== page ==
Thursday, April 20, 2017

Ross's Gull, Avian Heroin

I've been waiting to write this post for months...this thing is so big, it's a daunting thing to even think about writing. This is about the best bird I have ever seen. Until I saw this bird, I never knew you could see a bird and say, "That bird. That bird there. That is the best one." Learning that I really could say this now was no small revelation. How can one do such a bird justice? I don't think I can...but I will try.

It all began on a Thursday in January. Now, this Thursday was not like any other day...a massive series of storms had just finished pummeling northern California, and I had decided that I would take the day off to do my Five Mile Challenge (5MC). The 5MC had been going well enough...I had clearly already beaten Flycatcher Jen by a wide margin, and I had just gotten my 86th species for the day. I had consciously decided to take a break from compulsively checking Sialia (which collects all of northern California's many birding listservs in one place) for breaking news of rarities that day...after all, I had shit to do. What in the holy fuck could possibly make me abandon the 5MC, something I had been waiting to do for weeks? Of course, the one day I decided to ignore the local birding scene would turn out to be a day most unlike any other.

At 2:30 PM, as I was scanning through shorebird flocks at the Albany Mudflats, I got a text that struck me down with such force that I had to spit out some teeth after I read it. Here is the actual screenshot from Samantha's phone.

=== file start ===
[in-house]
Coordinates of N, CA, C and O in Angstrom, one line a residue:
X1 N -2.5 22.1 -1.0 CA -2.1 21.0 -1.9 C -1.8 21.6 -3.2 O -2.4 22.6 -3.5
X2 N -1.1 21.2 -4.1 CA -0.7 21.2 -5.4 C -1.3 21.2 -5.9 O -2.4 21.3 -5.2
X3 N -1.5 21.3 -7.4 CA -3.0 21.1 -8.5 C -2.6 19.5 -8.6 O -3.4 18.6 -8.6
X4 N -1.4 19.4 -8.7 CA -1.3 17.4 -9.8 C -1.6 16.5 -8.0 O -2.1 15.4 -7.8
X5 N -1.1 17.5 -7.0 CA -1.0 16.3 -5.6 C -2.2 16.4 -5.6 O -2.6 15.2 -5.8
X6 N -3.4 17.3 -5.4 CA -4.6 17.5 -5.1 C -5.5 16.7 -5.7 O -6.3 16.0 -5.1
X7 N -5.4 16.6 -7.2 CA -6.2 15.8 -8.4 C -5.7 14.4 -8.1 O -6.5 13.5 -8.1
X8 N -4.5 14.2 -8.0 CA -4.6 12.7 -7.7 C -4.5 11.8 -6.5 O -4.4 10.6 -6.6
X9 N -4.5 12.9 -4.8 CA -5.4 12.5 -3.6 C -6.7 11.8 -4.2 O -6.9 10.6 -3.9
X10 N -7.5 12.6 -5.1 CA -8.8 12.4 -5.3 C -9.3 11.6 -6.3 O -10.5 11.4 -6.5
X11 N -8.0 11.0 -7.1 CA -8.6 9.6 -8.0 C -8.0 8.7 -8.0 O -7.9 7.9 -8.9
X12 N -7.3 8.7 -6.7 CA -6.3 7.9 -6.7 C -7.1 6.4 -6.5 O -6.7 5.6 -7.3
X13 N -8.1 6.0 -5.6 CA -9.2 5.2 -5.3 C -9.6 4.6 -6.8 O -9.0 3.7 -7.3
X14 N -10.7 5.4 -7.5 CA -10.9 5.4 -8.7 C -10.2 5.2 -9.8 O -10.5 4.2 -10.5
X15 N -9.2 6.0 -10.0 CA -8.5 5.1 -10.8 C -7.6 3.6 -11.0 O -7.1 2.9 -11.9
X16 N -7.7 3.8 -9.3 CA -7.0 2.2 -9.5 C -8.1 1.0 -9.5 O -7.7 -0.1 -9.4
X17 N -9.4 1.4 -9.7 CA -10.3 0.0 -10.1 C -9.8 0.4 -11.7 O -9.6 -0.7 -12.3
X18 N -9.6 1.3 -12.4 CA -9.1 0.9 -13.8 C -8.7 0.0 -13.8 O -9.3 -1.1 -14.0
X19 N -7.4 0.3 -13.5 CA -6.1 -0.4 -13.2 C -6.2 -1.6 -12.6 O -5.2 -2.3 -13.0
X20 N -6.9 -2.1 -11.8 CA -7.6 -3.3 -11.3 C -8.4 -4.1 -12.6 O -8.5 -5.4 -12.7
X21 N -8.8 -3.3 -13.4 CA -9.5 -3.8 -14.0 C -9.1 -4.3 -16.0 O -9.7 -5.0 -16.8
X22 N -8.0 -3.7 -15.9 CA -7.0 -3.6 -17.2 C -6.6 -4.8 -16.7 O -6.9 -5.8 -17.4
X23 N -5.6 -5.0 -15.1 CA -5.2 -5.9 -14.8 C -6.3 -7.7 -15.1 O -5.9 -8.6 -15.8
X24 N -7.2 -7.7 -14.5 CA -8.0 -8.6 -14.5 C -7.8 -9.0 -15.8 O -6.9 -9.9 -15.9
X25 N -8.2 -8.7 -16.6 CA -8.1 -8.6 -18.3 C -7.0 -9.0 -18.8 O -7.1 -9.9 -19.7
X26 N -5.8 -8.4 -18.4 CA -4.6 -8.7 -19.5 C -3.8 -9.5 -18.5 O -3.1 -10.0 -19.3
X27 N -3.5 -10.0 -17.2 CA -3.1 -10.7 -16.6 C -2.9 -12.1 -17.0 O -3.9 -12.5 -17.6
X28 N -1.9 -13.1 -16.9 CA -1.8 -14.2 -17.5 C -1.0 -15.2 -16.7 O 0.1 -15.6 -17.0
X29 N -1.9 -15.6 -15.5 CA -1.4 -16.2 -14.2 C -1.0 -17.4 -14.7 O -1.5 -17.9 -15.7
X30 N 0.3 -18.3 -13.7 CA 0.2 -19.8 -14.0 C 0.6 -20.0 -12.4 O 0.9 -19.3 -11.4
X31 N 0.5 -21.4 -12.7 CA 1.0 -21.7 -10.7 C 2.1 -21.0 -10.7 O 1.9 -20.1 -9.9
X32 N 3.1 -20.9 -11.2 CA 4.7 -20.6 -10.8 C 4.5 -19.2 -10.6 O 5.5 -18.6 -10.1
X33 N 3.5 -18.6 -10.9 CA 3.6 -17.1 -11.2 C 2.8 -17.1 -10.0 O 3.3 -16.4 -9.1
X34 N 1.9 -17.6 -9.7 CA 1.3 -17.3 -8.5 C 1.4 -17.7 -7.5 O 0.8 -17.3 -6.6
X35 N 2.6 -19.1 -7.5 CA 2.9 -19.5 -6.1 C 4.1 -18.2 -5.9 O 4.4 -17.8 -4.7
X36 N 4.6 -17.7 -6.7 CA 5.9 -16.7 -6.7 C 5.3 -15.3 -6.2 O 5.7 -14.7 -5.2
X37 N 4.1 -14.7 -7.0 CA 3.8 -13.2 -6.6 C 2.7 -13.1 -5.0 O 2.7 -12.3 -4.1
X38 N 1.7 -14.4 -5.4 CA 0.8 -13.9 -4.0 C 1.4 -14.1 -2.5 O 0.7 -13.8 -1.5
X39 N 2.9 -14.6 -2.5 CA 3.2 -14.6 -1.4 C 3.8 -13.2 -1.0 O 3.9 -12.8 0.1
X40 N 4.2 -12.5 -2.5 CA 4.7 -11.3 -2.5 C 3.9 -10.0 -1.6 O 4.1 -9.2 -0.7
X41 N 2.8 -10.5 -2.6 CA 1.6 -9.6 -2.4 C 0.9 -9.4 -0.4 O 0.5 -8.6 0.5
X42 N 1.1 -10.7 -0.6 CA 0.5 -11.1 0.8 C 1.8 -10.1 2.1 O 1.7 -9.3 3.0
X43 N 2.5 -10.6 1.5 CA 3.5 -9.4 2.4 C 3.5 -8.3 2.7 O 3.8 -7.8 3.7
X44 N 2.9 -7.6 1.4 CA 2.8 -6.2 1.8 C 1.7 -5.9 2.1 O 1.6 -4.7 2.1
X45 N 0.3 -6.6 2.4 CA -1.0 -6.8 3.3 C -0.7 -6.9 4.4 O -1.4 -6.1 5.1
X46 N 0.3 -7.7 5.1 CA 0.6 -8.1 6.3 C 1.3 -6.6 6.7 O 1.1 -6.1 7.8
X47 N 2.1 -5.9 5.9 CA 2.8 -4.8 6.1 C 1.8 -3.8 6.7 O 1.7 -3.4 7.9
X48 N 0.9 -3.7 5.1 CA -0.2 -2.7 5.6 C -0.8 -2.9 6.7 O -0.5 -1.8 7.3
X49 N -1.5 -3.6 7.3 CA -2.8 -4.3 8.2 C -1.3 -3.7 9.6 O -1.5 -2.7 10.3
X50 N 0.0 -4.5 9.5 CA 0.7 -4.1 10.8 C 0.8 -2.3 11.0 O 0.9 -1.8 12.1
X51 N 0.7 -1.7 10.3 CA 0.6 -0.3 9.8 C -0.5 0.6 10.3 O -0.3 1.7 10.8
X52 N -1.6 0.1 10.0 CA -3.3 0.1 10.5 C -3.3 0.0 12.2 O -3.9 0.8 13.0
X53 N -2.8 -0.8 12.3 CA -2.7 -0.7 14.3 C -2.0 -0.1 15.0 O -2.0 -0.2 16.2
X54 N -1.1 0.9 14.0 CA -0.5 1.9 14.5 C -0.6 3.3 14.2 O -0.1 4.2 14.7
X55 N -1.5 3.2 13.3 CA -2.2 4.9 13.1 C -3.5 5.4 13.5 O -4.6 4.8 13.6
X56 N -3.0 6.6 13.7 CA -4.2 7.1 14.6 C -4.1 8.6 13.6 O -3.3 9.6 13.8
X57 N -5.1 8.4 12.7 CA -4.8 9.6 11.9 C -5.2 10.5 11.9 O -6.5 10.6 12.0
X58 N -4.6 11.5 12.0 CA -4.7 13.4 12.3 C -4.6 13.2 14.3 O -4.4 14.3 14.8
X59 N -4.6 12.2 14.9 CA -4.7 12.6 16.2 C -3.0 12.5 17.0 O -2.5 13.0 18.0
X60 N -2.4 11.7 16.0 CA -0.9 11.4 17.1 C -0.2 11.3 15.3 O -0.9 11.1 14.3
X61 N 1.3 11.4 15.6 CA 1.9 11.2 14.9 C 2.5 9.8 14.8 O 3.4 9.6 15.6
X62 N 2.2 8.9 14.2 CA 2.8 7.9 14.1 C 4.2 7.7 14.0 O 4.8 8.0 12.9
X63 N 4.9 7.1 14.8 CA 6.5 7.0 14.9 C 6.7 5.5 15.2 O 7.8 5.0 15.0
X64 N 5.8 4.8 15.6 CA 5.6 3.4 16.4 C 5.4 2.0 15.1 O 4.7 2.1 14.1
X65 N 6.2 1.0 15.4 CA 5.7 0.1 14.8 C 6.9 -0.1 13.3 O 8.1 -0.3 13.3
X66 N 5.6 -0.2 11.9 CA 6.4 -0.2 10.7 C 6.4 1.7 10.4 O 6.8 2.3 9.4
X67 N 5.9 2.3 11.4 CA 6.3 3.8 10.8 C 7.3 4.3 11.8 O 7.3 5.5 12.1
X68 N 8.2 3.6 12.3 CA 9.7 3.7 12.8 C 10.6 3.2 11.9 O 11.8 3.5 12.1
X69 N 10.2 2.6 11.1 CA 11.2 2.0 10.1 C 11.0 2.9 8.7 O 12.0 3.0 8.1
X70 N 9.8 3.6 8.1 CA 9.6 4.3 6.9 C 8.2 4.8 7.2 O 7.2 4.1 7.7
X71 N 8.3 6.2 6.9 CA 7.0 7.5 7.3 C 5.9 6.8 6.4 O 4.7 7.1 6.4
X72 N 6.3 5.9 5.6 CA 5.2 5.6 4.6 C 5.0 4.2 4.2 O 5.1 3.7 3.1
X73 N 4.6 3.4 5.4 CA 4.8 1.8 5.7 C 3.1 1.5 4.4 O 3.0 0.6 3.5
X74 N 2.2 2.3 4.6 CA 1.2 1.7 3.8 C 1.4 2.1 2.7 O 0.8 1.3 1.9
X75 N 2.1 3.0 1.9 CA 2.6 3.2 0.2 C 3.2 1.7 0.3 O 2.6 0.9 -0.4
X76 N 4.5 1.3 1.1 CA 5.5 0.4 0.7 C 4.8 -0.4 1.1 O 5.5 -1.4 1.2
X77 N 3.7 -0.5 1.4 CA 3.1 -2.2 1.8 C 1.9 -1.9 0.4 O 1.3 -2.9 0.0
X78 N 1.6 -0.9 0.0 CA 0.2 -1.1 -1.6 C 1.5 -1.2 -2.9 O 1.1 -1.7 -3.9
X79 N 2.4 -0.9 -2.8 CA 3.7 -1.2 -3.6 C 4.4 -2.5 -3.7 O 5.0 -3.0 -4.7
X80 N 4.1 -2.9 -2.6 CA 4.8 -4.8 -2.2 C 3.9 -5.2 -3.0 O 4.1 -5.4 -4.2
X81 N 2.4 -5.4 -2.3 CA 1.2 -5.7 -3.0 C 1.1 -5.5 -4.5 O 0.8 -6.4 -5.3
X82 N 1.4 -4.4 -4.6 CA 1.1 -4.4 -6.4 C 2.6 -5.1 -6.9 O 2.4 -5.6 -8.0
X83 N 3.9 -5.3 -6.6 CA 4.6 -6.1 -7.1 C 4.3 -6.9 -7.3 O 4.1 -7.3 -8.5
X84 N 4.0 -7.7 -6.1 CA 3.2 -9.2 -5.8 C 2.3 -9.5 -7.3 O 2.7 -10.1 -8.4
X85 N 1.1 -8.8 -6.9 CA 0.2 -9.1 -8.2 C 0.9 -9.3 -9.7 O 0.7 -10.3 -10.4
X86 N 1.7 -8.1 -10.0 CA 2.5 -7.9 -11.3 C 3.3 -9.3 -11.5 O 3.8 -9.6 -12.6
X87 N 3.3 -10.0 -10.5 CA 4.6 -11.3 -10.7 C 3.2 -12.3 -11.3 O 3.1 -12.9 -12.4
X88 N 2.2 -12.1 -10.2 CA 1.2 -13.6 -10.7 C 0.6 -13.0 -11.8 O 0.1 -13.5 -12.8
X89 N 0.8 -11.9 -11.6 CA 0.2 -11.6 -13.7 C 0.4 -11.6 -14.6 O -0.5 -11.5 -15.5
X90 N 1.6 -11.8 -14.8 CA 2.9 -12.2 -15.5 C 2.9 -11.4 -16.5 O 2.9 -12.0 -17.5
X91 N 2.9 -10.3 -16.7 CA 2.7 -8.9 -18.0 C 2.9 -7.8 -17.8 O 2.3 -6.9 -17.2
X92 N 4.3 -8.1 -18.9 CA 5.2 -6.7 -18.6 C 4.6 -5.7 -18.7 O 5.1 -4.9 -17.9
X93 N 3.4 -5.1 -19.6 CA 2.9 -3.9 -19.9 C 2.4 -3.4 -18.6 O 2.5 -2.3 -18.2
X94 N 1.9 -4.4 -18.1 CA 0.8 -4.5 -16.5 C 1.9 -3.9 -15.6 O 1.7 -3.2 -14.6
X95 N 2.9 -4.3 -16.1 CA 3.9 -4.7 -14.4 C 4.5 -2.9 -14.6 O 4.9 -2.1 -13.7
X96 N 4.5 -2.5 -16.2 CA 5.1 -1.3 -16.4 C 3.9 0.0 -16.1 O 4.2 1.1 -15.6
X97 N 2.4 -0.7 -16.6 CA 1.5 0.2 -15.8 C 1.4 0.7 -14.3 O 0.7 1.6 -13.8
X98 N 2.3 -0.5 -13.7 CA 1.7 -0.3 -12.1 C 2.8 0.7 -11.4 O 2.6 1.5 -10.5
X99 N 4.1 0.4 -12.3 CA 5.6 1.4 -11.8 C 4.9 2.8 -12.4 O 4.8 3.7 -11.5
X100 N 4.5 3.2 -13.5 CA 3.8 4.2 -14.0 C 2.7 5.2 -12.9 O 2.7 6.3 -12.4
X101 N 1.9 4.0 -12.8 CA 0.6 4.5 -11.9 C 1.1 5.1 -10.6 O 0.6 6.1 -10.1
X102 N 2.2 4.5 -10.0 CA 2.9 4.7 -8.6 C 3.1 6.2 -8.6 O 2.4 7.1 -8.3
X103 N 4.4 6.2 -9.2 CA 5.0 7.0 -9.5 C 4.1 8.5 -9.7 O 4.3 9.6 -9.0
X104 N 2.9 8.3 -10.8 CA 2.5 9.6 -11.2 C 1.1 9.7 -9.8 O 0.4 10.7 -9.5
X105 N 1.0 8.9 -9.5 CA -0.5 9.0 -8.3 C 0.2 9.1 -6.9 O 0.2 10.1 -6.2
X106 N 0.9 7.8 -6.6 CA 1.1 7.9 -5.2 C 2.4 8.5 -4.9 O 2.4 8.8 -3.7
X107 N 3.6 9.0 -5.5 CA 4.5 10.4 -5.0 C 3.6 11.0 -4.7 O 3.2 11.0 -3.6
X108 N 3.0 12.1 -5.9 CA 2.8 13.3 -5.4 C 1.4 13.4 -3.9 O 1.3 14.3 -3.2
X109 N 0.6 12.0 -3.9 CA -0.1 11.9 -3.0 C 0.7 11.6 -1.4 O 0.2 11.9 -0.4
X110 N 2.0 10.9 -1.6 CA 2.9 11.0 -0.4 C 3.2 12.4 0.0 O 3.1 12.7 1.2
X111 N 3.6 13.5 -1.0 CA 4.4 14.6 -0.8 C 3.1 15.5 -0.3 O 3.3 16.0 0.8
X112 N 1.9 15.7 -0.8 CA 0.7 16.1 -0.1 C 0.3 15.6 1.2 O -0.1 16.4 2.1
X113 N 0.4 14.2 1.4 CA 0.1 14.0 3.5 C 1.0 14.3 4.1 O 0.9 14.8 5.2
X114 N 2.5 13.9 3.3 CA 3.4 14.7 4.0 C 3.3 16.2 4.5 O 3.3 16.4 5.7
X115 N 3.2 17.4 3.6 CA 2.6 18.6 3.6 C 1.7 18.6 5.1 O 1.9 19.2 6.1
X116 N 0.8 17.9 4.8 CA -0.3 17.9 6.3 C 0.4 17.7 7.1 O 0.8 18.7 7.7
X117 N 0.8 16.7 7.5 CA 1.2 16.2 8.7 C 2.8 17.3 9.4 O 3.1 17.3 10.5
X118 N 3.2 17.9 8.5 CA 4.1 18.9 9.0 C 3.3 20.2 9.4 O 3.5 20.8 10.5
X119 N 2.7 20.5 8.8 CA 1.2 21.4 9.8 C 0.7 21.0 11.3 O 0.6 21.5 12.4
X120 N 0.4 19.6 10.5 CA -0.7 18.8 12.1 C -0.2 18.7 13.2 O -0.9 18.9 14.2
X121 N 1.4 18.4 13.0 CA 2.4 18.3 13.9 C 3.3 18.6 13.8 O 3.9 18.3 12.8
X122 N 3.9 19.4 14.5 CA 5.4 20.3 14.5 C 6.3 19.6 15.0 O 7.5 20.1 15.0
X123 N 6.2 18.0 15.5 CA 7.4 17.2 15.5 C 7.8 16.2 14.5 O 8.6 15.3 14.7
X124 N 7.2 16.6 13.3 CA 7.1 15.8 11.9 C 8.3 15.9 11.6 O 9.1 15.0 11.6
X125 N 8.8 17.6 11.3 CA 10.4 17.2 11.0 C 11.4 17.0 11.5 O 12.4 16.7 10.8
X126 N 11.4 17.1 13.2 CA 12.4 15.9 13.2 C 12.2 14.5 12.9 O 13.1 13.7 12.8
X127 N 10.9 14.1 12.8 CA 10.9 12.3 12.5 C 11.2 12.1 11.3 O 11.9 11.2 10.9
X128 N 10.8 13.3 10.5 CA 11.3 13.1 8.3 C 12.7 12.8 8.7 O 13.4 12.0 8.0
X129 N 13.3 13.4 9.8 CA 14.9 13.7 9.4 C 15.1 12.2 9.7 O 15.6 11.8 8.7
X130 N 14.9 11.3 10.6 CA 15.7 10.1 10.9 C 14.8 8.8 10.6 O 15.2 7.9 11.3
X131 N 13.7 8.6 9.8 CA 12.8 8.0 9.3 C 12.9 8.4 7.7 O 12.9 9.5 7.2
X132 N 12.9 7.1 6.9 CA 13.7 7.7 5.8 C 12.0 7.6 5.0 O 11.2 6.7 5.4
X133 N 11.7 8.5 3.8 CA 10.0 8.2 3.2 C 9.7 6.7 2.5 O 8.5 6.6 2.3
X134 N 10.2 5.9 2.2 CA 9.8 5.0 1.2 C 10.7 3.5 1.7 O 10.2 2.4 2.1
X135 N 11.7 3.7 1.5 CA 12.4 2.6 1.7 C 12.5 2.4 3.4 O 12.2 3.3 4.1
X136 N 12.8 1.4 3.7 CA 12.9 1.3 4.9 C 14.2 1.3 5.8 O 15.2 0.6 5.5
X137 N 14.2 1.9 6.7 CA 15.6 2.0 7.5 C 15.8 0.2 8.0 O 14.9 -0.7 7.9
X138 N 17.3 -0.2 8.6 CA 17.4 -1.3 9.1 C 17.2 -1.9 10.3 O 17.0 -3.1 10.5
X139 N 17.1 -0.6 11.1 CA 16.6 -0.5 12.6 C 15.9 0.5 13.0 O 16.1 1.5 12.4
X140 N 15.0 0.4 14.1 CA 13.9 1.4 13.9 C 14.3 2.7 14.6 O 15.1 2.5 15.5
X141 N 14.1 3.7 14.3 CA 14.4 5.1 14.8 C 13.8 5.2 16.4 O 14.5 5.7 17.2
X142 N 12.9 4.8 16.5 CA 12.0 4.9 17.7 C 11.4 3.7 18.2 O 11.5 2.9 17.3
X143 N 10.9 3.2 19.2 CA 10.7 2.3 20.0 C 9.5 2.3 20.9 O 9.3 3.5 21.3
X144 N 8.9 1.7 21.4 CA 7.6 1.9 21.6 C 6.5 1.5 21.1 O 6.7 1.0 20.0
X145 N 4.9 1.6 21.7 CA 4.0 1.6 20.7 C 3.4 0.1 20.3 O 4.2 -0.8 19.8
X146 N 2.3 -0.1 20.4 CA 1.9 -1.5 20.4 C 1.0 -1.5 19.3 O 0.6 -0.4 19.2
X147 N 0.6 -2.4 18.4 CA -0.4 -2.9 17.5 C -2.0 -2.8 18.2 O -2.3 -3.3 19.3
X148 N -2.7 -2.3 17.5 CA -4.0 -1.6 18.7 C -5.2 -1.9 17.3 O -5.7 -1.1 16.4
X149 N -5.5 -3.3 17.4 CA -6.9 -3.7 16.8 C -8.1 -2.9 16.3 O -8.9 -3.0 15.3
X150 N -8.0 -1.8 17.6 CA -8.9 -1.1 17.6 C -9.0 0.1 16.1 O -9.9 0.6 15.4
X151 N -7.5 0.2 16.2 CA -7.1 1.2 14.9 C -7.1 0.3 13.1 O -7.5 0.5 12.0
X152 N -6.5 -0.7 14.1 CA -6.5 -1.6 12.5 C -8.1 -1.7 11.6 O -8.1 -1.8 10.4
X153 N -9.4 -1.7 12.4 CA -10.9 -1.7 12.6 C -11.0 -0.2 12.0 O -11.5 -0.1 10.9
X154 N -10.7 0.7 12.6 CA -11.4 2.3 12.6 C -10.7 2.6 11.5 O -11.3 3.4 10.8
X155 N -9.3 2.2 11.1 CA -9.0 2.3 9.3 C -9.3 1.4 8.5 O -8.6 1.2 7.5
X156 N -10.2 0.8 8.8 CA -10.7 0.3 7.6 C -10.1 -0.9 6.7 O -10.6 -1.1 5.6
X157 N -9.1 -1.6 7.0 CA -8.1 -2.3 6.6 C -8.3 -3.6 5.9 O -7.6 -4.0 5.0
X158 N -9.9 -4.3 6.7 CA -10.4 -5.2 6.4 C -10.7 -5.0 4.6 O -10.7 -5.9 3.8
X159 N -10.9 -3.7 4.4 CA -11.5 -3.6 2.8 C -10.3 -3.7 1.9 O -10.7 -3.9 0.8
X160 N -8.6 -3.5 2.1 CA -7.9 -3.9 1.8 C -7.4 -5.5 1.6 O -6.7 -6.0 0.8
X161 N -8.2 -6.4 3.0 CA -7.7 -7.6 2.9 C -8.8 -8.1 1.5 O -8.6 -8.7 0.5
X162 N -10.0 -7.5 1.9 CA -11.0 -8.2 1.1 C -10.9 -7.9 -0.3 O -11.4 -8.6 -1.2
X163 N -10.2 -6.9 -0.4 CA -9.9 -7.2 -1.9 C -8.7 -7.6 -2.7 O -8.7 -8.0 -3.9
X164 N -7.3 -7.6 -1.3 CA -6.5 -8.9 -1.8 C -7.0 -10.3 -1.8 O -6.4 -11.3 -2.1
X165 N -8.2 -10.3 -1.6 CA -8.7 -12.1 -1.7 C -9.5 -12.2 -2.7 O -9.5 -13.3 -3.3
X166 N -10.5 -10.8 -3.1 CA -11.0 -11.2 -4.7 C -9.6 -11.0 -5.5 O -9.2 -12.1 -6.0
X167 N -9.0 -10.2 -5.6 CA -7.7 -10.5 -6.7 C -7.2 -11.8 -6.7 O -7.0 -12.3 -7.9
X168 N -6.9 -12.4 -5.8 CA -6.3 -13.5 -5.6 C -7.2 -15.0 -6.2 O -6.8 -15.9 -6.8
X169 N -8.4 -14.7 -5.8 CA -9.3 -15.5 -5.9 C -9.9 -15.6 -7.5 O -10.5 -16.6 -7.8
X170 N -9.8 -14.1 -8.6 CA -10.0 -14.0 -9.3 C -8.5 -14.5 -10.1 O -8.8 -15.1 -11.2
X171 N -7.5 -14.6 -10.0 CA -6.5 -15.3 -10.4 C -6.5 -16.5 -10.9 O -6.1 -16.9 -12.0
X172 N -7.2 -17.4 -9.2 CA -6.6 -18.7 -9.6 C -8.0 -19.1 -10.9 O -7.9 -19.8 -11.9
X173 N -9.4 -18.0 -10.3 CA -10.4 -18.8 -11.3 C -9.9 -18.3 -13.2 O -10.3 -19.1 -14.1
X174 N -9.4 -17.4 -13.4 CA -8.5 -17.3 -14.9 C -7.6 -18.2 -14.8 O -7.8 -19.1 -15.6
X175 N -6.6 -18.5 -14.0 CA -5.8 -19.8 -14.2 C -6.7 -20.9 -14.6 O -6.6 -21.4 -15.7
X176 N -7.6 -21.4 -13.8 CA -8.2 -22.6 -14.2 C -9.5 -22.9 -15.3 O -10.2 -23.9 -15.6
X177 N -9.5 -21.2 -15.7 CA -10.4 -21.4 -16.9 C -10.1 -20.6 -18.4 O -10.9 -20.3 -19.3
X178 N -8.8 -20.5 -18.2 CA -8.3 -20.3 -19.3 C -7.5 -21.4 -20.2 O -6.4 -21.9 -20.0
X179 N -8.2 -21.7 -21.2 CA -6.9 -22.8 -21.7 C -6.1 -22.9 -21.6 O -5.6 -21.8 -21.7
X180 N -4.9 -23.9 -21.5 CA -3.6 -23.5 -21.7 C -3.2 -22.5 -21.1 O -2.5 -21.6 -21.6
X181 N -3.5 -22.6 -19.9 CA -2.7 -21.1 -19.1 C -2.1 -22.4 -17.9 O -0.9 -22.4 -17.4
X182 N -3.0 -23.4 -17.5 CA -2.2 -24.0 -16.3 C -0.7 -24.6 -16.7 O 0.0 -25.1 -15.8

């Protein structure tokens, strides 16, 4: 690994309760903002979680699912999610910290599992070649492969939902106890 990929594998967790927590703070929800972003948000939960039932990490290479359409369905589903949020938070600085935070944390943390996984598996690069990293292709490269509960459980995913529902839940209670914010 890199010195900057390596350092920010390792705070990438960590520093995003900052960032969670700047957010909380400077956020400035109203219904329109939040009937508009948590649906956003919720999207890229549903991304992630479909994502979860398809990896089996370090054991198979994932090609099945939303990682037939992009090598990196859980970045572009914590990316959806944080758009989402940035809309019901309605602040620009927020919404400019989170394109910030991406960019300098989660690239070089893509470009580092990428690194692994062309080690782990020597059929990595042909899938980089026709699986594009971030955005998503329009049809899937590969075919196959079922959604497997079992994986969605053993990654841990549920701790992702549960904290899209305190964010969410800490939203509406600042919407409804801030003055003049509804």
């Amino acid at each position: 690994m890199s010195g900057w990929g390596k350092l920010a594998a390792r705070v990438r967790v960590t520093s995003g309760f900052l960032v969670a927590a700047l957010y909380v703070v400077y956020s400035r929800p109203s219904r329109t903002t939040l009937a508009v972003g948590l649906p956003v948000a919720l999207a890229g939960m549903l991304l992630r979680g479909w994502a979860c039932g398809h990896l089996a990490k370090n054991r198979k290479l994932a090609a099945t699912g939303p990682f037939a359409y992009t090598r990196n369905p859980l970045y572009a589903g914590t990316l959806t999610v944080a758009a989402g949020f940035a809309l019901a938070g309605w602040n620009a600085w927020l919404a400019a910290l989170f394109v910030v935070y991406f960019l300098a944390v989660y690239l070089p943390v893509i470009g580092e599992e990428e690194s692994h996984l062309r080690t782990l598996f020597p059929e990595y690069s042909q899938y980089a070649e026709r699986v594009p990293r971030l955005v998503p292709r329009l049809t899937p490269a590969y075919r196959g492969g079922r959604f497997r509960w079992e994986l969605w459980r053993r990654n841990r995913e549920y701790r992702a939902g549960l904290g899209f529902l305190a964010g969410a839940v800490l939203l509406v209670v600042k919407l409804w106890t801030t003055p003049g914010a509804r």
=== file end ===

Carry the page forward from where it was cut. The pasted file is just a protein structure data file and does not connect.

Of course, I knew that the 5MC was over at that point. This bird could not wait, would not wait. Even with some traffic, I could still make it to Princeton Harbor in an hour and a half and have some time in the area before sunset. I didn't think the bird would be there of luck could not be that good...but not going for the bird was completely unacceptable.

Why would this be unacceptable? Ross's Gull is one of the best birds you can find in the United States...well, the North American continent...ok the Northern Hemisphere. They are not a well-known bird, and the only reliable/accessible place to see them in North America is Barrow, Alaska, in fall. Due to the extremely remote nature of Barrow, basically it costs thousands of dollars to look for a Ross's Gull...and there is no guarantee you will see one. Can you imagine spending the money to get to Barrow, freezing your ass off and not seeing this incredible gull? This archetype of Good Birds? They were formerly reliable in Churchill, Manitoba, but not in many years...if you want to have a reasonable chance of seeing a Ross's Gull, you are going to be somewhere above the Arctic Circle.

Of course, they do come south. Many U.S. states have records...but there is no pattern really, except they come in winter and are most likely in higher latitudes. They do not occur in the Lower 48 every year, and most years none are found at all. In November of 2006, one showed up at the Salton Sea, flabbergasting all California birders. I did not chase it (I lived way up in Humboldt County at the time), something I never regretted, as the bird disappeared the day after it was found and I would have surely missed it after making the 14 hour drive. Those who searched for the bird and missed it do not even try to hide the fact that this dip severely traumatized them, and scarred them forever. If only...